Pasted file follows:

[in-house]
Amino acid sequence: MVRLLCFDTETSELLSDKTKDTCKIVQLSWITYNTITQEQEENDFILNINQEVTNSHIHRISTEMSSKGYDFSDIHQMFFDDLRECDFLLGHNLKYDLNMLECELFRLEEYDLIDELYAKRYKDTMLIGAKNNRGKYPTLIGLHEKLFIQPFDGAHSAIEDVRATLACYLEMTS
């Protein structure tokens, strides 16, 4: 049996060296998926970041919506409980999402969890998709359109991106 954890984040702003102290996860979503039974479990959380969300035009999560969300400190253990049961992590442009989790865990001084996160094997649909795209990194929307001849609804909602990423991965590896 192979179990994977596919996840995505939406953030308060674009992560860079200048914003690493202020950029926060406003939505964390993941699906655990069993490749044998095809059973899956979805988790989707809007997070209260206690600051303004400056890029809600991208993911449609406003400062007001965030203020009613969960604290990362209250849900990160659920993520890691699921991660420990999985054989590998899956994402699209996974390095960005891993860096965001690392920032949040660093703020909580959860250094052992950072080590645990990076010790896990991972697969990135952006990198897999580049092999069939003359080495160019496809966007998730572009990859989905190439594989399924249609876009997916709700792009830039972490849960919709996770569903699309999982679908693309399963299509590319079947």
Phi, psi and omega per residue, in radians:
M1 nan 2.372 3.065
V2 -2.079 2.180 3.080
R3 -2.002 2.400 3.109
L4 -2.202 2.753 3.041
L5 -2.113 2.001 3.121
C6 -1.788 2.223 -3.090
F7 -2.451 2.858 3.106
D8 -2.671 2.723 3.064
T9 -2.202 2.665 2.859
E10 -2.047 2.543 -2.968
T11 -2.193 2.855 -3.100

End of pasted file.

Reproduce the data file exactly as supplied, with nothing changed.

[in-house]
Amino acid sequence: MVRLLCFDTETSELLSDKTKDTCKIVQLSWITYNTITQEQEENDFILNINQEVTNSHIHRISTEMSSKGYDFSDIHQMFFDDLRECDFLLGHNLKYDLNMLECELFRLEEYDLIDELYAKRYKDTMLIGAKNNRGKYPTLIGLHEKLFIQPFDGAHSAIEDVRATLACYLEMTS
């Protein structure tokens, strides 16, 4: 049996060296998926970041919506409980999402969890998709359109991106 954890984040702003102290996860979503039974479990959380969300035009999560969300400190253990049961992590442009989790865990001084996160094997649909795209990194929307001849609804909602990423991965590896 192979179990994977596919996840995505939406953030308060674009992560860079200048914003690493202020950029926060406003939505964390993941699906655990069993490749044998095809059973899956979805988790989707809007997070209260206690600051303004400056890029809600991208993911449609406003400062007001965030203020009613969960604290990362209250849900990160659920993520890691699921991660420990999985054989590998899956994402699209996974390095960005891993860096965001690392920032949040660093703020909580959860250094052992950072080590645990990076010790896990991972697969990135952006990198897999580049092999069939003359080495160019496809966007998730572009990859989905190439594989399924249609876009997916709700792009830039972490849960919709996770569903699309999982679908693309399963299509590319079947």
Phi, psi and omega per residue, in radians:
M1 nan 2.372 3.065
V2 -2.079 2.180 3.080
R3 -2.002 2.400 3.109
L4 -2.202 2.753 3.041
L5 -2.113 2.001 3.121
C6 -1.788 2.223 -3.090
F7 -2.451 2.858 3.106
D8 -2.671 2.723 3.064
T9 -2.202 2.665 2.859
E10 -2.047 2.543 -2.968
T11 -2.193 2.855 -3.100